Under medieval English law, common law pleadings in a civil case would proceed until the matter could be settled by the resolution of a single fact or question of law.  The continuing debate about whether the Second Amendment  guarantees a right of the American people to keep and bear arms, or a power of state governments to have a militia, likewise can be resolved by focusing on the political leader in the Early American Republic who wrote more than anyone else about the right to bear arms: Tench Coxe.
Tench Coxe, a Philadelphian, wrote numerous widely-circulated articles in favor of the new Constitution proposed in 1787 and, later, about the proposed Bill of Rights. He was appointed to subcabinet positions (just below a Cabinet Secretary) by Presidents Washington, Adams, Jefferson, and Madison. In the Jefferson administration, his duties included procuring firearms for militiamen who could not afford to purchase their own weapons. From his appearance on the national stage in the late 1780s until his death in 1824, Coxe wrote prolifically, with his work appearing in major newspapers, in lengthy reports for Presidents, and in personal correspondence with leading political figures.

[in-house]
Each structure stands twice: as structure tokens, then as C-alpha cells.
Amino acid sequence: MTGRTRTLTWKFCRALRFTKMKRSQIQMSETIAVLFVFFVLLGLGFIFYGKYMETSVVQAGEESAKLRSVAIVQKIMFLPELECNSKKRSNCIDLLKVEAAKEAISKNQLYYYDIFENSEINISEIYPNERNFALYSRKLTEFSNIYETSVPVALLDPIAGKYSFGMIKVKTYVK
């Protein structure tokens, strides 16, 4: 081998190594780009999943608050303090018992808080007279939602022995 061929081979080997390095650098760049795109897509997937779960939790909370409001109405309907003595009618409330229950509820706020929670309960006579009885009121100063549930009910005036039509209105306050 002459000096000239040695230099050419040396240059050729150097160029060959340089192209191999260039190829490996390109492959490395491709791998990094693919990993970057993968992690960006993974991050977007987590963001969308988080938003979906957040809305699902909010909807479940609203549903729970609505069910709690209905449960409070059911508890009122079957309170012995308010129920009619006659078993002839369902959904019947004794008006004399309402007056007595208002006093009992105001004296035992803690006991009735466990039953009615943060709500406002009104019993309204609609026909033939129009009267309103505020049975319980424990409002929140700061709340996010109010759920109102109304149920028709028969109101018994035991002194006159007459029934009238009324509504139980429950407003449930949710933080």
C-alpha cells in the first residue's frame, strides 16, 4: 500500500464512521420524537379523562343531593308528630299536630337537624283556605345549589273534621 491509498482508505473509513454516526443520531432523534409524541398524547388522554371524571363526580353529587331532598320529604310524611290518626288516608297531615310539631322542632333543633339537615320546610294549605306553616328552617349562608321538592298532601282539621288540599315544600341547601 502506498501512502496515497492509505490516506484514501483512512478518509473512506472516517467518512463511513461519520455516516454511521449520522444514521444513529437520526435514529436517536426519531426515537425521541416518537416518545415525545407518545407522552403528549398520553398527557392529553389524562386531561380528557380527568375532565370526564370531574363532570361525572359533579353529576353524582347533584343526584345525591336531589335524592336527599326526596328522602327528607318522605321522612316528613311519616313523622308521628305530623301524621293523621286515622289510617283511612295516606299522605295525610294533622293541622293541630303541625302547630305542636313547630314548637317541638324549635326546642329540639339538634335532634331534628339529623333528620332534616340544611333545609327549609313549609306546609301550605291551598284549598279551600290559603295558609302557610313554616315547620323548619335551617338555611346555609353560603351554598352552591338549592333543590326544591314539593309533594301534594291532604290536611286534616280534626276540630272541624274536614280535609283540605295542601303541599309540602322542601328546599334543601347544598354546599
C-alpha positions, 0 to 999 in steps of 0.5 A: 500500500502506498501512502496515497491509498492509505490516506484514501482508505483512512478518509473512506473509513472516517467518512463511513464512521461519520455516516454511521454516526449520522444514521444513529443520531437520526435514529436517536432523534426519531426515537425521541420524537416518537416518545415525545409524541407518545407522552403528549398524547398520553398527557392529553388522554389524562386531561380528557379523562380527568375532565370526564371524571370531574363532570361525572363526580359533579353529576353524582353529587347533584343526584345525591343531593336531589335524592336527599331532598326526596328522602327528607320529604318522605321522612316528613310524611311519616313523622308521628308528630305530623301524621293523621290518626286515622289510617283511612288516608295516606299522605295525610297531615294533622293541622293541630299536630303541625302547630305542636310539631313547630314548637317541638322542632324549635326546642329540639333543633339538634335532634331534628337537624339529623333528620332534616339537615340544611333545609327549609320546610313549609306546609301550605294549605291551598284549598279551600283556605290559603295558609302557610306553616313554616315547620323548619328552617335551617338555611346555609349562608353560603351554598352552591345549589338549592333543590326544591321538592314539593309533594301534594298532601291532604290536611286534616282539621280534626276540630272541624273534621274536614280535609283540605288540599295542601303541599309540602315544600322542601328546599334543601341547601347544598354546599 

Today, Coxe is known to economic historians as a leading forerunner of the American Nationalist School of economics, with his advocacy of a “balanced” and self-sufficient national economy emphasizing both agriculture and manufacturing.  Coxe is known to political historians for his role in the election of 1800, during which he wrote articles charging President Adams with being sympathetic to monarchy.  To legal historians, Coxe is known best for his federalist writings in 1787-1788, in favor of the new Constitution.  The Supreme Court has quoted these writings approvingly  and Coxe has been recognized as one of the “other Federalists”-men such as John Dickinson, James Wilson, and Noah Webster-whose federalist writings, while not contributing as much to enduring political theory as did those of James Madison, Alexander Hamilton, and John Jay in The Federalist, played a major role in winning popular support for the Constitution and in explaining what the Constitution meant to its contemporaries.